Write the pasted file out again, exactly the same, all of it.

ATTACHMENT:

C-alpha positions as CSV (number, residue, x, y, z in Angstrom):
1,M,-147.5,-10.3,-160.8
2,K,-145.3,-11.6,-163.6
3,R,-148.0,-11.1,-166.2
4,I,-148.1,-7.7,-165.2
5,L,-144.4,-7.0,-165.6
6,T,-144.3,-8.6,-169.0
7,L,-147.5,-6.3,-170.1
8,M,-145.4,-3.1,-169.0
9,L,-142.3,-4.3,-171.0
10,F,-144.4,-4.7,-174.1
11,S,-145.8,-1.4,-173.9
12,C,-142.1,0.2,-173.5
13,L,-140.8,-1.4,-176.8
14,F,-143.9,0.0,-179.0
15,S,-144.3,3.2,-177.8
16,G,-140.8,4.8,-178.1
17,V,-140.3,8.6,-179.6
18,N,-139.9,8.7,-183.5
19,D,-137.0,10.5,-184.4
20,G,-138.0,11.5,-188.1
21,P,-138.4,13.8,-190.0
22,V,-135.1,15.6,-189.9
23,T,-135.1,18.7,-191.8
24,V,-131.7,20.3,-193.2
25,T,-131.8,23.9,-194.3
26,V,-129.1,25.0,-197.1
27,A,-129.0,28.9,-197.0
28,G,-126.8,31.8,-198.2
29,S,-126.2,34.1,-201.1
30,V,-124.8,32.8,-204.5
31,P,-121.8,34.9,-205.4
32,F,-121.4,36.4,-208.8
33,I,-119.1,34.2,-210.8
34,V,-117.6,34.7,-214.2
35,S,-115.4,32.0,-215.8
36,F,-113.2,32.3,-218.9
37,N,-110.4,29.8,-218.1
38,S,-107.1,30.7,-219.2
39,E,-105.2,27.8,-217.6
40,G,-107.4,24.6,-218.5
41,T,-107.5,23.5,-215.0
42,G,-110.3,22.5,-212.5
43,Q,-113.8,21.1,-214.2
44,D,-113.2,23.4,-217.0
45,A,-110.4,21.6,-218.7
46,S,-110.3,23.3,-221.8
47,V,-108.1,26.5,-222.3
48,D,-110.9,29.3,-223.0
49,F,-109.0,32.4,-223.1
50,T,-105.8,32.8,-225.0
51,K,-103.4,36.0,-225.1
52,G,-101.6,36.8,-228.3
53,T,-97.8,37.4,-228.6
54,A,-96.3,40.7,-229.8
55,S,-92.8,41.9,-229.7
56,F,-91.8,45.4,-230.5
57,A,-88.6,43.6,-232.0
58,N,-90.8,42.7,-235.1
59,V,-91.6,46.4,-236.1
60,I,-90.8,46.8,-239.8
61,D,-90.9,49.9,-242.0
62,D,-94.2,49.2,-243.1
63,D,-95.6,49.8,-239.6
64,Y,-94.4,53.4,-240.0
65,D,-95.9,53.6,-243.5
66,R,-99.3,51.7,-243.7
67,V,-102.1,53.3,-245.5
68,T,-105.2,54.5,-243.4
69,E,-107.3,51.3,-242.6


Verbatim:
C-alpha positions as CSV (number, residue, x, y, z in Angstrom):
1,M,-147.5,-10.3,-160.8
2,K,-145.3,-11.6,-163.6
3,R,-148.0,-11.1,-166.2
4,I,-148.1,-7.7,-165.2
5,L,-144.4,-7.0,-165.6
6,T,-144.3,-8.6,-169.0
7,L,-147.5,-6.3,-170.1
8,M,-145.4,-3.1,-169.0
9,L,-142.3,-4.3,-171.0
10,F,-144.4,-4.7,-174.1
11,S,-145.8,-1.4,-173.9
12,C,-142.1,0.2,-173.5
13,L,-140.8,-1.4,-176.8
14,F,-143.9,0.0,-179.0
15,S,-144.3,3.2,-177.8
16,G,-140.8,4.8,-178.1
17,V,-140.3,8.6,-179.6
18,N,-139.9,8.7,-183.5
19,D,-137.0,10.5,-184.4
20,G,-138.0,11.5,-188.1
21,P,-138.4,13.8,-190.0
22,V,-135.1,15.6,-189.9
23,T,-135.1,18.7,-191.8
24,V,-131.7,20.3,-193.2
25,T,-131.8,23.9,-194.3
26,V,-129.1,25.0,-197.1
27,A,-129.0,28.9,-197.0
28,G,-126.8,31.8,-198.2
29,S,-126.2,34.1,-201.1
30,V,-124.8,32.8,-204.5
31,P,-121.8,34.9,-205.4
32,F,-121.4,36.4,-208.8
33,I,-119.1,34.2,-210.8
34,V,-117.6,34.7,-214.2
35,S,-115.4,32.0,-215.8
36,F,-113.2,32.3,-218.9
37,N,-110.4,29.8,-218.1
38,S,-107.1,30.7,-219.2
39,E,-105.2,27.8,-217.6
40,G,-107.4,24.6,-218.5
41,T,-107.5,23.5,-215.0
42,G,-110.3,22.5,-212.5
43,Q,-113.8,21.1,-214.2
44,D,-113.2,23.4,-217.0
45,A,-110.4,21.6,-218.7
46,S,-110.3,23.3,-221.8
47,V,-108.1,26.5,-222.3
48,D,-110.9,29.3,-223.0
49,F,-109.0,32.4,-223.1
50,T,-105.8,32.8,-225.0
51,K,-103.4,36.0,-225.1
52,G,-101.6,36.8,-228.3
53,T,-97.8,37.4,-228.6
54,A,-96.3,40.7,-229.8
55,S,-92.8,41.9,-229.7
56,F,-91.8,45.4,-230.5
57,A,-88.6,43.6,-232.0
58,N,-90.8,42.7,-235.1
59,V,-91.6,46.4,-236.1
60,I,-90.8,46.8,-239.8
61,D,-90.9,49.9,-242.0
62,D,-94.2,49.2,-243.1
63,D,-95.6,49.8,-239.6
64,Y,-94.4,53.4,-240.0
65,D,-95.9,53.6,-243.5
66,R,-99.3,51.7,-243.7
67,V,-102.1,53.3,-245.5
68,T,-105.2,54.5,-243.4
69,E,-107.3,51.3,-242.6